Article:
POM. You become a radical.

TY. Now you become a radical, you become a populist. When you say that the wealth of the country is dominated by white people, there is not a single black man that owns a gold mine or a diamond mine here. It's all owned by white people and what kind of freedom and democracy are we having here when this tiny, minority of the population owns the majority of the wealth of the country and the majority of the people of the country remain poor? What kind of democracy is this? Is this the kind of democracy that we want? You become a radical, a populist, a hard-liner, all these things. They don't listen to what you say. They label you and push you into a certain corner. They don't interact with the views that you put on the table and say, look there is a problem here what do we do about this problem. They run away from the problem and chuck you out into a small little dark corner called radicals or populists.

POM. Populism and?

TY. Yes whatever you call it. So I am really not impressed with them at all.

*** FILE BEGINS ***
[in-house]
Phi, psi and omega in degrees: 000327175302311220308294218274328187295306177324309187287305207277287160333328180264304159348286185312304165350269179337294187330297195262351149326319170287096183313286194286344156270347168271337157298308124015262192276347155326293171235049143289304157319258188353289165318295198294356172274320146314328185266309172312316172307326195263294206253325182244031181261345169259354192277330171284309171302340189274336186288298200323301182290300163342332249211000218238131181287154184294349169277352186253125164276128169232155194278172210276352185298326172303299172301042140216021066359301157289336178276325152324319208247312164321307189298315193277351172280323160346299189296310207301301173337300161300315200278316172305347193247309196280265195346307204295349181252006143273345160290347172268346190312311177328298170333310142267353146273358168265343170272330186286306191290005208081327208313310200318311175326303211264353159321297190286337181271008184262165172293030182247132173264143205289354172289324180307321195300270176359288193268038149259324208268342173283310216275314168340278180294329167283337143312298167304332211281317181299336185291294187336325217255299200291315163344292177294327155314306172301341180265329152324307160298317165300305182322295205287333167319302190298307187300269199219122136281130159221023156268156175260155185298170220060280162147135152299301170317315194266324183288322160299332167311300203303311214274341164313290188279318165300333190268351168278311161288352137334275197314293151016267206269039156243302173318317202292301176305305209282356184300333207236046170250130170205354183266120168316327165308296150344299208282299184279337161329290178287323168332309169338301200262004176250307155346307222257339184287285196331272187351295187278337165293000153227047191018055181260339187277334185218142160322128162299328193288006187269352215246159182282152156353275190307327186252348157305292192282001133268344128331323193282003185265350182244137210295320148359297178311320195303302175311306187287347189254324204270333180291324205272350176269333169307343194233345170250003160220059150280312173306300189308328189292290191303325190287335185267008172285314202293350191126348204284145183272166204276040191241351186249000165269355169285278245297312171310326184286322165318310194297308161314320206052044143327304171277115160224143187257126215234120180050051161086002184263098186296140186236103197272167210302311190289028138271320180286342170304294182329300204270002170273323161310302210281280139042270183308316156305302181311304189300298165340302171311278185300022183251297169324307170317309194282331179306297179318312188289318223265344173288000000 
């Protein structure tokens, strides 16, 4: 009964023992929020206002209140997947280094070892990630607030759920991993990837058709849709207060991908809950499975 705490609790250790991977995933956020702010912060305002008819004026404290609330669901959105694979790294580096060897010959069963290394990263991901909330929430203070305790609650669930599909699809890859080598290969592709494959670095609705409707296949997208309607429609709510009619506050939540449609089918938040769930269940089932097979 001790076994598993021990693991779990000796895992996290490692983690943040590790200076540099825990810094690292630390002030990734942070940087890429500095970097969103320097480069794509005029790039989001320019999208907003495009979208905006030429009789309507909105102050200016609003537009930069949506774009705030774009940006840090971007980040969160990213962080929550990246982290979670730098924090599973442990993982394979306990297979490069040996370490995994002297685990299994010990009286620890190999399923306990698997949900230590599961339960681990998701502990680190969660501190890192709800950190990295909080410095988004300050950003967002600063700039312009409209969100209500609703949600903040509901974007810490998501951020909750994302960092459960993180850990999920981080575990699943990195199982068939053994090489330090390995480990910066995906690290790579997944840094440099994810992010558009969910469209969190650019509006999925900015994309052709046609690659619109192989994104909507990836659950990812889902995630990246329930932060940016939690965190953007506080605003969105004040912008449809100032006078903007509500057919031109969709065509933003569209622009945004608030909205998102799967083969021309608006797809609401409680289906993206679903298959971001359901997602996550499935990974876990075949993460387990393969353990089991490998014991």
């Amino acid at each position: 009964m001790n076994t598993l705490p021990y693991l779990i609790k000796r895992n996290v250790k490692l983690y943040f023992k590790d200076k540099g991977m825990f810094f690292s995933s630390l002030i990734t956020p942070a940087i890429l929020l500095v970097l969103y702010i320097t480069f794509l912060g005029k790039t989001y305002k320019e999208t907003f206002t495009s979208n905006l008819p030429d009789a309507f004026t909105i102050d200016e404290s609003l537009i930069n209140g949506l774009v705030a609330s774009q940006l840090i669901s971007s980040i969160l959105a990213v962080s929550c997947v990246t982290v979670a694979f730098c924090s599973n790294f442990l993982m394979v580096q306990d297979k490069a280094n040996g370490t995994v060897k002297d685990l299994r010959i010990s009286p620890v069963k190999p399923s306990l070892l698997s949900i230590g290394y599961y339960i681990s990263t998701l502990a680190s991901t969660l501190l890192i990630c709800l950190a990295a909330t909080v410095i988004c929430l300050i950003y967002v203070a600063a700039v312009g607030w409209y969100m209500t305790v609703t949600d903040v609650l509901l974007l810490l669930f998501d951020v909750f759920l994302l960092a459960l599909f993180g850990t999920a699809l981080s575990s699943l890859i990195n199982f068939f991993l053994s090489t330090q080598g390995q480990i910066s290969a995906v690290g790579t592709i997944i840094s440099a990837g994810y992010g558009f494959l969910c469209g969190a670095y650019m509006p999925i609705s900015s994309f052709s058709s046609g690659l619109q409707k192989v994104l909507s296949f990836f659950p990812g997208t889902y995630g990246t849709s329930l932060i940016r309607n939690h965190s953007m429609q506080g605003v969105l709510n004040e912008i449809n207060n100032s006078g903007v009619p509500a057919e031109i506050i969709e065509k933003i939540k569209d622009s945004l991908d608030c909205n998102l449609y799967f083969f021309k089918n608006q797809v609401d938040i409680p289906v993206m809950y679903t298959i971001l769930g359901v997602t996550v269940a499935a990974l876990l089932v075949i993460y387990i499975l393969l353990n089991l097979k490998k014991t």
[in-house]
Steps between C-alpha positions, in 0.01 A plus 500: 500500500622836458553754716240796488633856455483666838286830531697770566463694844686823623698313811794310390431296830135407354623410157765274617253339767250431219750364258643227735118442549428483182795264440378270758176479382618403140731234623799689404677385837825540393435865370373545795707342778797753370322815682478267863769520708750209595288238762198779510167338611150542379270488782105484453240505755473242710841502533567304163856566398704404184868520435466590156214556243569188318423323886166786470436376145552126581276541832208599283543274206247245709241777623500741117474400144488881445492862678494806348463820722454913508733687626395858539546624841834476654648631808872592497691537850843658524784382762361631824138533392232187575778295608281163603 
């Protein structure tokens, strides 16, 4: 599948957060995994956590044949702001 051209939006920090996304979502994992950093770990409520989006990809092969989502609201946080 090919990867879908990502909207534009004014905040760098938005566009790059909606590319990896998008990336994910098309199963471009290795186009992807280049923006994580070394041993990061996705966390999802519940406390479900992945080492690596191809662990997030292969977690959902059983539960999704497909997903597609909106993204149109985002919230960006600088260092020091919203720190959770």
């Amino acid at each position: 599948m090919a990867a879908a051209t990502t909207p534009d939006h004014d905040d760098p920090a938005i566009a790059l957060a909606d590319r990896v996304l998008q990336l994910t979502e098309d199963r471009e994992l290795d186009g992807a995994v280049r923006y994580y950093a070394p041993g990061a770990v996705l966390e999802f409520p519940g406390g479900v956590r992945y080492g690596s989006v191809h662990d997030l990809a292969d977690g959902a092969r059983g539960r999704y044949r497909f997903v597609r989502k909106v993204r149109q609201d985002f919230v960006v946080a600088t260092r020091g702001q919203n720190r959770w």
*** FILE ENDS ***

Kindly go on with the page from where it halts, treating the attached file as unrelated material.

POM. Just in terms of what you said, do you think a sufficient number of members of the ANC in positions of authority and influence are saying the kinds of things you are saying? That after two years there is not a major business, there is not a mine, there is not a newspaper, there is not any major source of the generation of wealth that is in the hands of black people, it all still is in the control of this small elite white minority, that the five major conglomerates headed by Anglo American still control 80% of the capitalisation of the Johannesburg Stock Exchange, that many of these basic things that have to change if you are to have a representative democracy haven't changed at all? That must be said again and again and again.